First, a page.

Room air filters vary in construction and efficiency. An air filter does just what its name implies; it filters air by removing particles of dust and other fragments. The efficiency with which a filter removes particles from air is dependent on its construction and the quality of the materials that it is made from.
The most common filter is a dry mechanical screen-like type made of fiberglass or some other fiber that catches dust particles. Other types of room air filters can employ wet viscous strainers or washers and sometimes bubblers. In these types of filters, air passes through a container or stream of water. These filters can also employ centrifugal separators or electrostatic separators.
A true electrostatic air filter, or cleaner, uses electricity, whatever the source. The typical electrostatic filter can remove particles 10 microns and larger in size. This is good for filtering out pollen, common dust, spores and other common household contaminants.
The electricity used in Ingram’s filter is generated without having to plug anything in. It does this by the air passing over a plastic element that gives it a positive electrostatic charge. This filter, since it has no moving parts should last the lifetime of any system that it is used on. It just needs to be cleaned once a month.
There are add-on “packs” that are offered. One uses activated carbon to absorb specific household pollutants like cooking odors. Other “packs” are available for use in hospitals or nursing homes. These filters are said to filter out 91.7 percent household pollutants.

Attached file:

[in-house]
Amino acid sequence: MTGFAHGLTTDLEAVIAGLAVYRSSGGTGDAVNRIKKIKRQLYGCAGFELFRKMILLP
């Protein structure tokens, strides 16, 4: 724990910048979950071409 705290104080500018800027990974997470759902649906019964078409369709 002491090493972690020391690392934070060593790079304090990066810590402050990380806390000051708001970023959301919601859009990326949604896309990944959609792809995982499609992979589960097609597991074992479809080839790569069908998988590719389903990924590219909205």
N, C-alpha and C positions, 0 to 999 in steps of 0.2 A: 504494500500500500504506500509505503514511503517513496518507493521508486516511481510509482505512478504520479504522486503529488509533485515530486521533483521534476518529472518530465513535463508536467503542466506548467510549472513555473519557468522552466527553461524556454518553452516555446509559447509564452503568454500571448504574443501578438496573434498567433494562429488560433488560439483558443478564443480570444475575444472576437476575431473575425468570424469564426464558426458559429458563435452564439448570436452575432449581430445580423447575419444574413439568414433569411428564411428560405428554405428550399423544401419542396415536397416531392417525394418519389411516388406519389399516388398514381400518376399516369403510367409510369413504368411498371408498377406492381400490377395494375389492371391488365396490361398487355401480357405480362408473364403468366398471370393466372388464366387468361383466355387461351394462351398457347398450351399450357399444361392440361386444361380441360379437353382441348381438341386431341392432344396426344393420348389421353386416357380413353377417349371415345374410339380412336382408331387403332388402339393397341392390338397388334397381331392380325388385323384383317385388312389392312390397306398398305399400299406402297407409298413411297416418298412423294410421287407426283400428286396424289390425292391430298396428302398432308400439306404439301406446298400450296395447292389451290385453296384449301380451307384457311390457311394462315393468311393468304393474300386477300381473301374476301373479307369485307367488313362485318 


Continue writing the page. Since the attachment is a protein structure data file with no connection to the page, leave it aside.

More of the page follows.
Electrostatic equipment uses an ionization field that gives a positive electrostatic charge to particles in the air, like dust or pollen. As the particles pass by metal plates that are charged negatively, the positively charged dust or pollen particles are attached (precipitated) onto these plates.
Things that are charged alike repel one another and oppositely charged things attract. This fact about the nature of electricity can also be seen in philosophy dating back thousands of years. Light and dark, good and evil, yin and yang are examples. Photocopiers also use a similar technology employing heat and light along with electrostatic charges and the copier powder to make photo copies.
The one big advantage of a permanent filter is that it can be cleaned and reused for an indefinite period of time. All filters should be cleaned or replaced at least every 200 hours. In a well-insulated home, the replacement should be monthly. Some of the newer types of thermostats have filter timers built into them. These are pretty nifty and make it easy to keep track of filter usage.
There are small room-sized ionization air cleaners that could be used. These cleaners are not tremendously expensive and can be moved easily, if need be, from room to room. The ones that I have seen cost anywhere from $80 and up.
Some of these small filters can be as expensive as or more expensive than the whole house filter mentioned above. There are also larger self-contained filters that work on the same basic principle. The units all have built-in fans that draw air through the filtering system and then circulate the filtered air back into the room. Some of these units are very efficient. They also offer a variety of filtering elements to extract specific odors or contaminants from the air.
Remember, some air-cleaning products can be expensive. So make sure you check things out and be sure you are satisfied that you understand how a product works and what its benefits are before you buy.